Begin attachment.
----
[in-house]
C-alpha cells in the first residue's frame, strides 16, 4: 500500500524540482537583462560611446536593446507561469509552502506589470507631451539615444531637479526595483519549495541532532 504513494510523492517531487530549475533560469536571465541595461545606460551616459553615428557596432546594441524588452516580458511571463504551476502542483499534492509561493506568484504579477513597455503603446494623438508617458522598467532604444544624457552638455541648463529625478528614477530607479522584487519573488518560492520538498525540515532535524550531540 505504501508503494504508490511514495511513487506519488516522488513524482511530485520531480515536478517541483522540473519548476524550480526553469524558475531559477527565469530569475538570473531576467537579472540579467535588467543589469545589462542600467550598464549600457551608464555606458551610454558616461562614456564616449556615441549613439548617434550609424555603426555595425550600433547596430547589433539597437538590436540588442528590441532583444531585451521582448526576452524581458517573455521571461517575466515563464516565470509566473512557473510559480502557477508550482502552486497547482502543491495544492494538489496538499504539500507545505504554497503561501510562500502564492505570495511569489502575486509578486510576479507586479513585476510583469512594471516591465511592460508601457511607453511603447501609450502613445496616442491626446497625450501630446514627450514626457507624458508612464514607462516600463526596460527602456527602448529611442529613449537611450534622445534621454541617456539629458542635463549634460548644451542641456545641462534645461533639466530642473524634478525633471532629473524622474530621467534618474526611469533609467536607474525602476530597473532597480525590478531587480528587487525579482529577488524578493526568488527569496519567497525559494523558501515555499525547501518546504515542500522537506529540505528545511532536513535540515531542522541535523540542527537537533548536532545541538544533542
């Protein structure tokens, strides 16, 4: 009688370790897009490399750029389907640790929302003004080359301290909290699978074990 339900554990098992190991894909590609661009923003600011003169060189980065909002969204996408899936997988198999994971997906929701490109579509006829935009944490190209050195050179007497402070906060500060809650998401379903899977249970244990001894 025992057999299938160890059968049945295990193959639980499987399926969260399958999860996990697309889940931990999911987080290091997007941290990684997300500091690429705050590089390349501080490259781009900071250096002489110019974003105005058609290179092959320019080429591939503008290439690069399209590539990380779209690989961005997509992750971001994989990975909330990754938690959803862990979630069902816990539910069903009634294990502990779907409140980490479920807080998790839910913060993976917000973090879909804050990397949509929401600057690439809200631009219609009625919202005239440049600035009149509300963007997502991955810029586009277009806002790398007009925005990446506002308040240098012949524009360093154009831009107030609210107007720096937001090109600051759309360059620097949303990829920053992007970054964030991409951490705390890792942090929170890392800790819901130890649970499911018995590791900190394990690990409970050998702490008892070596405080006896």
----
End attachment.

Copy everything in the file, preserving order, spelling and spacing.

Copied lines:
[in-house]
C-alpha cells in the first residue's frame, strides 16, 4: 500500500524540482537583462560611446536593446507561469509552502506589470507631451539615444531637479526595483519549495541532532 504513494510523492517531487530549475533560469536571465541595461545606460551616459553615428557596432546594441524588452516580458511571463504551476502542483499534492509561493506568484504579477513597455503603446494623438508617458522598467532604444544624457552638455541648463529625478528614477530607479522584487519573488518560492520538498525540515532535524550531540 505504501508503494504508490511514495511513487506519488516522488513524482511530485520531480515536478517541483522540473519548476524550480526553469524558475531559477527565469530569475538570473531576467537579472540579467535588467543589469545589462542600467550598464549600457551608464555606458551610454558616461562614456564616449556615441549613439548617434550609424555603426555595425550600433547596430547589433539597437538590436540588442528590441532583444531585451521582448526576452524581458517573455521571461517575466515563464516565470509566473512557473510559480502557477508550482502552486497547482502543491495544492494538489496538499504539500507545505504554497503561501510562500502564492505570495511569489502575486509578486510576479507586479513585476510583469512594471516591465511592460508601457511607453511603447501609450502613445496616442491626446497625450501630446514627450514626457507624458508612464514607462516600463526596460527602456527602448529611442529613449537611450534622445534621454541617456539629458542635463549634460548644451542641456545641462534645461533639466530642473524634478525633471532629473524622474530621467534618474526611469533609467536607474525602476530597473532597480525590478531587480528587487525579482529577488524578493526568488527569496519567497525559494523558501515555499525547501518546504515542500522537506529540505528545511532536513535540515531542522541535523540542527537537533548536532545541538544533542
């Protein structure tokens, strides 16, 4: 009688370790897009490399750029389907640790929302003004080359301290909290699978074990 339900554990098992190991894909590609661009923003600011003169060189980065909002969204996408899936997988198999994971997906929701490109579509006829935009944490190209050195050179007497402070906060500060809650998401379903899977249970244990001894 025992057999299938160890059968049945295990193959639980499987399926969260399958999860996990697309889940931990999911987080290091997007941290990684997300500091690429705050590089390349501080490259781009900071250096002489110019974003105005058609290179092959320019080429591939503008290439690069399209590539990380779209690989961005997509992750971001994989990975909330990754938690959803862990979630069902816990539910069903009634294990502990779907409140980490479920807080998790839910913060993976917000973090879909804050990397949509929401600057690439809200631009219609009625919202005239440049600035009149509300963007997502991955810029586009277009806002790398007009925005990446506002308040240098012949524009360093154009831009107030609210107007720096937001090109600051759309360059620097949303990829920053992007970054964030991409951490705390890792942090929170890392800790819901130890649970499911018995590791900190394990690990409970050998702490008892070596405080006896």